What’s the reaction around Ohio regarding student loan forgiveness?
Biden’s student debt forgiveness plan has drawn mixed reactions from candidates in major races across the state.
Many Democrats see Biden’s plan as a lifeline for those in debt and a necessary first step to curb years of runaway tuition increases for post-secondary education.
Piet van Lier, senior fellow at Policy Matters Ohio, said the plan will allow millions of people to continue their education not just in four-year institutions, but across the full spectrum of post-secondary education.
“If more people set out to be more valuable in the workplace…that’s ultimately going to help me,” van Lier said. “(This plan) is not going to solve the problem, but Biden is using the tools he has to improve the system.”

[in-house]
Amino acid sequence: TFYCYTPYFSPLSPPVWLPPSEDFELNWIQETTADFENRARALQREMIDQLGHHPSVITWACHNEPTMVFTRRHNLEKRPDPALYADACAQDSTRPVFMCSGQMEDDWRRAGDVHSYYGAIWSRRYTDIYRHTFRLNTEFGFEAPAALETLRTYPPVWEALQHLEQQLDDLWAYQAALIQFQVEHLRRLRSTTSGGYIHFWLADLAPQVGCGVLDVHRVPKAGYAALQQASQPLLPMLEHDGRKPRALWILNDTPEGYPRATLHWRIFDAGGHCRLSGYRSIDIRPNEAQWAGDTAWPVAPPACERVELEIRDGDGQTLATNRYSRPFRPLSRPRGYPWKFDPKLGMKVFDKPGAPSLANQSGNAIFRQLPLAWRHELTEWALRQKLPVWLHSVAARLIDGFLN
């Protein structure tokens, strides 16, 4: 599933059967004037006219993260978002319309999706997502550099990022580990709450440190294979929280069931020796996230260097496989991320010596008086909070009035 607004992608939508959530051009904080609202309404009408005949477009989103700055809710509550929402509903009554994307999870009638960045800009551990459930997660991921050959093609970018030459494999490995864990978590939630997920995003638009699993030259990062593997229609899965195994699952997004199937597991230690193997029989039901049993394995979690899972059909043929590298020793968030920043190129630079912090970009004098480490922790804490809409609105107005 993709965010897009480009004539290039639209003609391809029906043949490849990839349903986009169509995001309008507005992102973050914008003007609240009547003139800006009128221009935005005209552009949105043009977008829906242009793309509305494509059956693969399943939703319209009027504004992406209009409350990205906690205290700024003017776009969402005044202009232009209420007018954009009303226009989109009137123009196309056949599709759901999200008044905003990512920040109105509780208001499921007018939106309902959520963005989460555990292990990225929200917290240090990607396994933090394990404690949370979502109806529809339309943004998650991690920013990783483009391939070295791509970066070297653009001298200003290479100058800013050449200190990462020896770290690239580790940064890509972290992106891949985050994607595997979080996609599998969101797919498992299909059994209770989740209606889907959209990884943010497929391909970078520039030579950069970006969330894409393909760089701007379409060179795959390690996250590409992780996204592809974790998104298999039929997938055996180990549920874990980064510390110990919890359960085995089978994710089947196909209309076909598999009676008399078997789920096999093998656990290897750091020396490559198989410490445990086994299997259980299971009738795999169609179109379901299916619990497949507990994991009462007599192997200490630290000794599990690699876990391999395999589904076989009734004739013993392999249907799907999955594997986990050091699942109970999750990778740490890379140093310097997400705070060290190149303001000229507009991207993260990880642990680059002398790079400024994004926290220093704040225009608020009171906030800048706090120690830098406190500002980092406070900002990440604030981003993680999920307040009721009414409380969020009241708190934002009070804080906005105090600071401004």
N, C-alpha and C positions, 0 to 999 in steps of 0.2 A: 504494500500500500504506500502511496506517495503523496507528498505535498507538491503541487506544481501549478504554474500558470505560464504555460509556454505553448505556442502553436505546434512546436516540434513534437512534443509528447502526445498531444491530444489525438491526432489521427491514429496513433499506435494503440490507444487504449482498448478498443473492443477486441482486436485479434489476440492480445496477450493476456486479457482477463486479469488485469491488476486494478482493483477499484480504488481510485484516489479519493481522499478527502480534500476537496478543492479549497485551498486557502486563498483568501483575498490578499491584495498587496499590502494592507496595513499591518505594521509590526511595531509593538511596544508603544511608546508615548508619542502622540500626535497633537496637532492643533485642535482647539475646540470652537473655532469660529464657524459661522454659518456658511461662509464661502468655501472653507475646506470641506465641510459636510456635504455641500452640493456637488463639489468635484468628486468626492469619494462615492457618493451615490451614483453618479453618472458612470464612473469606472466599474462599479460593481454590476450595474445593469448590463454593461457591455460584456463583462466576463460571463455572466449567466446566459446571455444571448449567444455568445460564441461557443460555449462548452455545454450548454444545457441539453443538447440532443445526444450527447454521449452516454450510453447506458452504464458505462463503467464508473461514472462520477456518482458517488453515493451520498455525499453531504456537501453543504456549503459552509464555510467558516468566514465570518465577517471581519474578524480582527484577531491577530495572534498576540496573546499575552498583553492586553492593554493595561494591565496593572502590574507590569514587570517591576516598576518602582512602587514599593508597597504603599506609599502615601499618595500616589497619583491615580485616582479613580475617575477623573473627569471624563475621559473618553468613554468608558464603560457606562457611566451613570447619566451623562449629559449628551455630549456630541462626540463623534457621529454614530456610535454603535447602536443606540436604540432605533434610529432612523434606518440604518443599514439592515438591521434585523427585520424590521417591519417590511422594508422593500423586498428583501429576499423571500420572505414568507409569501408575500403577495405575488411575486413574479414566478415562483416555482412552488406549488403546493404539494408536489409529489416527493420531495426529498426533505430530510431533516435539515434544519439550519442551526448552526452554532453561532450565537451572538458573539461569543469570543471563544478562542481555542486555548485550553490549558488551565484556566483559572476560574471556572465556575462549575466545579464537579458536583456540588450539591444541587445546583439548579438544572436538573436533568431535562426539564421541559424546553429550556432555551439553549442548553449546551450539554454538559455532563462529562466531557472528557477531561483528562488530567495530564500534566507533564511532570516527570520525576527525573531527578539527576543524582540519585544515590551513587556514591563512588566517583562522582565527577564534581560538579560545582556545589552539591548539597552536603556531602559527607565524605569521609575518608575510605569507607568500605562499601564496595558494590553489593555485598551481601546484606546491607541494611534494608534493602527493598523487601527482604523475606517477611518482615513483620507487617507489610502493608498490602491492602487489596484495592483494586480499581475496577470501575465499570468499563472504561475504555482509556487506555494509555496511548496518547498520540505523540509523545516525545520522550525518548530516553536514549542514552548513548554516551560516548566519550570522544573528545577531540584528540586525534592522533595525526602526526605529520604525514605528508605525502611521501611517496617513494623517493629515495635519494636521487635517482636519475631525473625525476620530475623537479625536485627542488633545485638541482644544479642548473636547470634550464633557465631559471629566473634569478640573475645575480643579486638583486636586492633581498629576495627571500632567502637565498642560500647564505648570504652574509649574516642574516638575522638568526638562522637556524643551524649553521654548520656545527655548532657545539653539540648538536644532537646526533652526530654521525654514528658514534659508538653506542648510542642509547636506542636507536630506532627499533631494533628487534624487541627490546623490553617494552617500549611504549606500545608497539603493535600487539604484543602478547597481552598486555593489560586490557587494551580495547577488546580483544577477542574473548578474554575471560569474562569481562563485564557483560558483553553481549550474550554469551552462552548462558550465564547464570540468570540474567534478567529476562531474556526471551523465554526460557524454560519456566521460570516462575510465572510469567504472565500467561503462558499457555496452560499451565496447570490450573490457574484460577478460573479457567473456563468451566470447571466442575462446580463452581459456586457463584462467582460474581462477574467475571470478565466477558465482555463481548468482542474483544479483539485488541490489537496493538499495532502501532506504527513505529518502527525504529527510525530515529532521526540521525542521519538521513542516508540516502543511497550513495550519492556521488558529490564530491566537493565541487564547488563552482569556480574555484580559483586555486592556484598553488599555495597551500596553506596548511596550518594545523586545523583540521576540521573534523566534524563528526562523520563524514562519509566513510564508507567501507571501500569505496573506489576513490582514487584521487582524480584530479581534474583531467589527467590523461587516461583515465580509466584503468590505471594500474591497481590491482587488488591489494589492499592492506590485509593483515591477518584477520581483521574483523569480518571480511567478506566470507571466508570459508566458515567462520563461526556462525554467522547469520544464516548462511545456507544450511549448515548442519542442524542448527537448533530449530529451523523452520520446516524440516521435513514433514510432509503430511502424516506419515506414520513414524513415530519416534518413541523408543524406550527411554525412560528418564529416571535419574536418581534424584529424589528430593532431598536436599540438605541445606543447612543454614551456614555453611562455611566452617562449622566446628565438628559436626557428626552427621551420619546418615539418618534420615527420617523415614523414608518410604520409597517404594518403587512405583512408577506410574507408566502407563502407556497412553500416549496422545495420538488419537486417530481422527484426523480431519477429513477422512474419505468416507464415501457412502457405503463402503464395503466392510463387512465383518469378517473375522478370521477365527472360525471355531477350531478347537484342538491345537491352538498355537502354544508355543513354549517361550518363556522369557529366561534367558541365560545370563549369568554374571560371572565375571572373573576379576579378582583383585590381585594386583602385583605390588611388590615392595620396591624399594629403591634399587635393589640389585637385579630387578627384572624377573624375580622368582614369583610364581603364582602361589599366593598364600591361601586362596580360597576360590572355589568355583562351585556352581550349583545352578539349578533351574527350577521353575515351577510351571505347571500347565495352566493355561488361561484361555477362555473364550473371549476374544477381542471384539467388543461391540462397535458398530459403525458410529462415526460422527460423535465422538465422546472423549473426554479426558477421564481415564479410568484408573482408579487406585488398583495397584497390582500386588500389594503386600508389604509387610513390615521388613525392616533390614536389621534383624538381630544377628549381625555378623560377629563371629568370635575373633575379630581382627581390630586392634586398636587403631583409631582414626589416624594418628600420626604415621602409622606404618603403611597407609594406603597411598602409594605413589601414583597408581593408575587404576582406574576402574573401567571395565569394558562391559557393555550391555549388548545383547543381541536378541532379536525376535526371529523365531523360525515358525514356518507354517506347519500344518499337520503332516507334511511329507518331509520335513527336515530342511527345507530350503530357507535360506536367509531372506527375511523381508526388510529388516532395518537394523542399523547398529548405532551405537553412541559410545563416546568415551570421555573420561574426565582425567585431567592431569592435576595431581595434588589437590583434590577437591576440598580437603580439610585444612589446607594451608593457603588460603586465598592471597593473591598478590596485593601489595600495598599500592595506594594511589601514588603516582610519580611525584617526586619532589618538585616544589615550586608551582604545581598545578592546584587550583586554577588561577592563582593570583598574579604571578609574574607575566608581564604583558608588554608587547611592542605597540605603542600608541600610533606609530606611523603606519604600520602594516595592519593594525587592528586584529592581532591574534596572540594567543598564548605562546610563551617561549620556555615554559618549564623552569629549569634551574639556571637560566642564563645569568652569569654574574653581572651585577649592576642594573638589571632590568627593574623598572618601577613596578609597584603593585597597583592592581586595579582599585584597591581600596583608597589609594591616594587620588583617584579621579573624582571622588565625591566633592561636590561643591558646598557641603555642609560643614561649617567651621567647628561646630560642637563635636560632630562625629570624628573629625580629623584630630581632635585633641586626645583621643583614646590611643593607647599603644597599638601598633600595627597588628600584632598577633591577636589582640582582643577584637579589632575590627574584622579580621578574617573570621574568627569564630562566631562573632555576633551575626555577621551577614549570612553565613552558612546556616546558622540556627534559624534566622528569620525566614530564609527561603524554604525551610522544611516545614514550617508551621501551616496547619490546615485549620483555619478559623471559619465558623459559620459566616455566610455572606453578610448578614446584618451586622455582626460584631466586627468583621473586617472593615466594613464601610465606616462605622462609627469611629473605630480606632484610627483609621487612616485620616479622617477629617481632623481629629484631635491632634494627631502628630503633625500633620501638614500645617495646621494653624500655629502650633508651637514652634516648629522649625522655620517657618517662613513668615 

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But Republicans and some Democrats have criticized the plan as a bailout for those who attended college paid for on the backs of working-class Americans.
Democratic gubernatorial candidate Nan Whaley criticized the plan in August, calling it unfair to Ohioans who haven’t attended college or have already paid off their student loans. Democratic U.S. Senate candidate Tim Ryan struck a similar tone last month when he said the plan sent the wrong message to workers in Ohio without degrees.
“It’s no surprise to me that criticism of the plan is bipartisan,” said Rae Hederman, vice president of policy at the Buckeye Institute. “There’s a reason Biden did this through executive action — he didn’t get enough votes from his own party to get him through Congress.”